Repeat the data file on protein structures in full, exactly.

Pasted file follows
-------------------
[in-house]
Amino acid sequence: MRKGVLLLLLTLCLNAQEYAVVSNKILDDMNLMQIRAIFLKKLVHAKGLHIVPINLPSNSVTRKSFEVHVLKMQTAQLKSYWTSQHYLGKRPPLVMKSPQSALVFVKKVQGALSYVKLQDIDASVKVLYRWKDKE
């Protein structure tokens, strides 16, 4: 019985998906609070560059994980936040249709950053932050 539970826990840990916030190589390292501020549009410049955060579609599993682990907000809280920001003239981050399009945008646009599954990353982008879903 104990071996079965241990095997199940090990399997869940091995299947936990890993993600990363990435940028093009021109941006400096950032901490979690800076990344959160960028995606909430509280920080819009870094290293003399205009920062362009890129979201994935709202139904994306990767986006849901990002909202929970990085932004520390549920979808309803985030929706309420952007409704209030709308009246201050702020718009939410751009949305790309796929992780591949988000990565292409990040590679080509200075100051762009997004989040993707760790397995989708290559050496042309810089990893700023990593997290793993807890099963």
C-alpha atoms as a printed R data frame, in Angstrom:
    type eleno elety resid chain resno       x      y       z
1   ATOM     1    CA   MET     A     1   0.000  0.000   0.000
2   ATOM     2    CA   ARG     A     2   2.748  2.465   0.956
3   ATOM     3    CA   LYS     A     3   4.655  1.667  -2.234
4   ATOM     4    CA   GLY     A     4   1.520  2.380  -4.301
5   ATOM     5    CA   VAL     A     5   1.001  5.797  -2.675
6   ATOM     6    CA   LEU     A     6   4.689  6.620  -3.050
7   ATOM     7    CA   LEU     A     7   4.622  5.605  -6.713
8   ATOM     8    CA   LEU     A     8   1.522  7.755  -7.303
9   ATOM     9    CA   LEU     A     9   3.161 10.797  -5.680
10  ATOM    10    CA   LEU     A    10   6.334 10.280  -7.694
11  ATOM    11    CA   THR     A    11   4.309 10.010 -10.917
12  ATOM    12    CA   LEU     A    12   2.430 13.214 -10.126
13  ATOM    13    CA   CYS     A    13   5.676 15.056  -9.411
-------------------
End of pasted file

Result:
[in-house]
Amino acid sequence: MRKGVLLLLLTLCLNAQEYAVVSNKILDDMNLMQIRAIFLKKLVHAKGLHIVPINLPSNSVTRKSFEVHVLKMQTAQLKSYWTSQHYLGKRPPLVMKSPQSALVFVKKVQGALSYVKLQDIDASVKVLYRWKDKE
């Protein structure tokens, strides 16, 4: 019985998906609070560059994980936040249709950053932050 539970826990840990916030190589390292501020549009410049955060579609599993682990907000809280920001003239981050399009945008646009599954990353982008879903 104990071996079965241990095997199940090990399997869940091995299947936990890993993600990363990435940028093009021109941006400096950032901490979690800076990344959160960028995606909430509280920080819009870094290293003399205009920062362009890129979201994935709202139904994306990767986006849901990002909202929970990085932004520390549920979808309803985030929706309420952007409704209030709308009246201050702020718009939410751009949305790309796929992780591949988000990565292409990040590679080509200075100051762009997004989040993707760790397995989708290559050496042309810089990893700023990593997290793993807890099963």
C-alpha atoms as a printed R data frame, in Angstrom:
    type eleno elety resid chain resno       x      y       z
1   ATOM     1    CA   MET     A     1   0.000  0.000   0.000
2   ATOM     2    CA   ARG     A     2   2.748  2.465   0.956
3   ATOM     3    CA   LYS     A     3   4.655  1.667  -2.234
4   ATOM     4    CA   GLY     A     4   1.520  2.380  -4.301
5   ATOM     5    CA   VAL     A     5   1.001  5.797  -2.675
6   ATOM     6    CA   LEU     A     6   4.689  6.620  -3.050
7   ATOM     7    CA   LEU     A     7   4.622  5.605  -6.713
8   ATOM     8    CA   LEU     A     8   1.522  7.755  -7.303
9   ATOM     9    CA   LEU     A     9   3.161 10.797  -5.680
10  ATOM    10    CA   LEU     A    10   6.334 10.280  -7.694
11  ATOM    11    CA   THR     A    11   4.309 10.010 -10.917
12  ATOM    12    CA   LEU     A    12   2.430 13.214 -10.126
13  ATOM    13    CA   CYS     A    13   5.676 15.056  -9.411